New Population Indicators of Mortality: Maternal-Oriented Measures of Infant and Under-Five Mortality

Emily Smith-Greenaway , University of Southern California
Jenny Trinitapoli, University of Chicago

The IMR and U5MR have declined dramatically over the last century. These reductions, however, may poorly reflect how the affected populations experience the phenomenon of infant/child death. In this study, we execute a simple exercise: we reconfigure the IMR and U5MR to index not the rate of mortality for live births but the rate at which mothers experience each. We calculate maternal-oriented mortality indicators for 20 African countries over a 30-year period. Results show: the prevalence of mothers who lose an infant/child is substantially higher than the IMR and U5MR suggest; losing an infant/child is the modal reproductive experience in some regions of select countries; and mothers’ exposure to infant/child death can increase even as the IMR and U5MR decrease. Our study offers a new standard to quantify the public health threat of child bereavement and to empirically capture the salience of high-mortality conditions for women’s demographic behavior.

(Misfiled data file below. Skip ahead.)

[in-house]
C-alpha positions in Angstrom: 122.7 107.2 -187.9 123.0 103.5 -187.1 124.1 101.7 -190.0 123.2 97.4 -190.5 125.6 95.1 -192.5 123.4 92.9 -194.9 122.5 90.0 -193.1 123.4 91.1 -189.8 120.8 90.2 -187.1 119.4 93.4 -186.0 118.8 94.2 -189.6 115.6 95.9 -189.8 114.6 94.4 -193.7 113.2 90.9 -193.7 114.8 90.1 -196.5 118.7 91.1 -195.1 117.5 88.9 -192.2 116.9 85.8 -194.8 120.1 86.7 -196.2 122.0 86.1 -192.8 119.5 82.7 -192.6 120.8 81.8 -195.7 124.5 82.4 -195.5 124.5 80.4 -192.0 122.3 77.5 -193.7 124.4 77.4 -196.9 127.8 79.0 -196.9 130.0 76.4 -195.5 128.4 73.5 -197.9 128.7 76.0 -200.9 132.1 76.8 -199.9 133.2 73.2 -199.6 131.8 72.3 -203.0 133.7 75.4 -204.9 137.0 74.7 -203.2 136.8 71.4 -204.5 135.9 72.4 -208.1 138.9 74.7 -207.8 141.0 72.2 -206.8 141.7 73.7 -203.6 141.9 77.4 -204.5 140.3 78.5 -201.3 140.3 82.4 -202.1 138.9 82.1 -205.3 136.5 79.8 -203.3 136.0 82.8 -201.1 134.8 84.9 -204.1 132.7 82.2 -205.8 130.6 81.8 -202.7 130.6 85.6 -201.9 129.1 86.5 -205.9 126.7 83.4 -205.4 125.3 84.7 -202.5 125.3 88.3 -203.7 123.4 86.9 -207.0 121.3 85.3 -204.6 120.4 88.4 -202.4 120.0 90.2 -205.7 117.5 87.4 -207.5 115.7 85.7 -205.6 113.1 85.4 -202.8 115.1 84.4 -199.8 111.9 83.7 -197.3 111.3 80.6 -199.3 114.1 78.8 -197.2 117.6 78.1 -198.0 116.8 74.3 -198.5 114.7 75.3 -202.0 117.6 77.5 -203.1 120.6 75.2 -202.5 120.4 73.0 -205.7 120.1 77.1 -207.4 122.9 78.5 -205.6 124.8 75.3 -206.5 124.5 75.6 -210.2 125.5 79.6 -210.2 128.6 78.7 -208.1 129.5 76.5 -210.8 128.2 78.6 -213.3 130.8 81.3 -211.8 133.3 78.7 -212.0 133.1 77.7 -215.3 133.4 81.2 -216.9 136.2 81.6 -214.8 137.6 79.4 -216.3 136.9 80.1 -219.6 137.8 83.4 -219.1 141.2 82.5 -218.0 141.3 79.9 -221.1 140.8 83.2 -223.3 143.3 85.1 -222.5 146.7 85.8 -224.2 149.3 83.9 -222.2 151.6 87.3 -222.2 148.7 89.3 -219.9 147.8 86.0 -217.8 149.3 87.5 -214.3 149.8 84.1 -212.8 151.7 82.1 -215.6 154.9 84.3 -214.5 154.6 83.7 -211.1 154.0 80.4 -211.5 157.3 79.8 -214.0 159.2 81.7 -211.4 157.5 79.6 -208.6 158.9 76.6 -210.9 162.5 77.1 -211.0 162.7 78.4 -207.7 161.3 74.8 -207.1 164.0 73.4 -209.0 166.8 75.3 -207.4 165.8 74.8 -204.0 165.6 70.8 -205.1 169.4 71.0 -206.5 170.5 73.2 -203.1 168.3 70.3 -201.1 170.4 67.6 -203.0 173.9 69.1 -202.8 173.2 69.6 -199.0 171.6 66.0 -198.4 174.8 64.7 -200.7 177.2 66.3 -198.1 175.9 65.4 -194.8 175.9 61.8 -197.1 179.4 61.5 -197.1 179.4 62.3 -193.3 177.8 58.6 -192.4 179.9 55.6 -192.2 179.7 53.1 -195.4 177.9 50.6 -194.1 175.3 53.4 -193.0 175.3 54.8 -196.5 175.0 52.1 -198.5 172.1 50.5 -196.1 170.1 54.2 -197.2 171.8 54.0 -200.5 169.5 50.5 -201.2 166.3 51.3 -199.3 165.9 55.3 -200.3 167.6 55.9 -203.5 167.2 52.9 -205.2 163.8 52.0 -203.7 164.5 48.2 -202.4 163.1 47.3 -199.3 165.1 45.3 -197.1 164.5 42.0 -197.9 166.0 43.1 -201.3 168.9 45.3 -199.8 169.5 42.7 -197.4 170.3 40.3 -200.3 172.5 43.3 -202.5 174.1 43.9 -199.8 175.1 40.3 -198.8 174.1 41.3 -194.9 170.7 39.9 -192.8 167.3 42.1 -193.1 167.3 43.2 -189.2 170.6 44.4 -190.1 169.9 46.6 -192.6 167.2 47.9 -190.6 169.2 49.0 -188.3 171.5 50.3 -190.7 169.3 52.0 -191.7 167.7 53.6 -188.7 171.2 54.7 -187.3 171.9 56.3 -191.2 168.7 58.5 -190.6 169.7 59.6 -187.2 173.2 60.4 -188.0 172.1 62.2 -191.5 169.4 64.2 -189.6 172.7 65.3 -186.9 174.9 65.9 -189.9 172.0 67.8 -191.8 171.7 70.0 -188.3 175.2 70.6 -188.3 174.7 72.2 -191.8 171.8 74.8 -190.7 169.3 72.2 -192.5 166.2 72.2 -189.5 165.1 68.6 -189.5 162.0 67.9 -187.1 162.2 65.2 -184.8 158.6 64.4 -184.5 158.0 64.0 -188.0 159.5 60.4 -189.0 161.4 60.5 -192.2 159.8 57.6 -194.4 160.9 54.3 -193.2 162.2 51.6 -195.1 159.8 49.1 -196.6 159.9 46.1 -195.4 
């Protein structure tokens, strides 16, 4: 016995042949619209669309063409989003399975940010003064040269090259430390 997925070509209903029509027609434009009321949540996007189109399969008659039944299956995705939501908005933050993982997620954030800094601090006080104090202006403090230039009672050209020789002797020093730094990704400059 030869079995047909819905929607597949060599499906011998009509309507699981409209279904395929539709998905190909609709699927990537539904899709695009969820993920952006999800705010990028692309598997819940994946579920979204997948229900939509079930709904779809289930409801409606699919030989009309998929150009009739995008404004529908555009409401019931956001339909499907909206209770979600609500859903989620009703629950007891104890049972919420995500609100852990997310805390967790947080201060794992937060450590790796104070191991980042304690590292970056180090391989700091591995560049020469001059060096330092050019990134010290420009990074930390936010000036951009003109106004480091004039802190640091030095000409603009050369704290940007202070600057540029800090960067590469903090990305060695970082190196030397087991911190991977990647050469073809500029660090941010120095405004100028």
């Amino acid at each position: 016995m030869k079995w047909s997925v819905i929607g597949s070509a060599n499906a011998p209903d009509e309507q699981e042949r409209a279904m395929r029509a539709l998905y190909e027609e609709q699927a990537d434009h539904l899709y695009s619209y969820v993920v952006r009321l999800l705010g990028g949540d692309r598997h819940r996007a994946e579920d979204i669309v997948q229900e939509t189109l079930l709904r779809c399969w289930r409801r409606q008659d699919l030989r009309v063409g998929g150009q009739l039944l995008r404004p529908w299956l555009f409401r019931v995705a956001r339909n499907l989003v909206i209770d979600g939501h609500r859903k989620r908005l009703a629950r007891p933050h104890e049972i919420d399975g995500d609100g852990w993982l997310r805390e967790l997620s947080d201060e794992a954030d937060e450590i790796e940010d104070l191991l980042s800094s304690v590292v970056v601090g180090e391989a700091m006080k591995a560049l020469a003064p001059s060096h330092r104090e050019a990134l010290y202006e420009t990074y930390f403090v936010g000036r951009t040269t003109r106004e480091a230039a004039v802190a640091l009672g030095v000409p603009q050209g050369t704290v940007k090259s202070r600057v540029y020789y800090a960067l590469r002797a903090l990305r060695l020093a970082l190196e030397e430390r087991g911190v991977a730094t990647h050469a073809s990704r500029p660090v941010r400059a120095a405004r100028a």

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 Presented in Session 109. Measurement Challenges and Innovations in Infant and Child Health and Mortality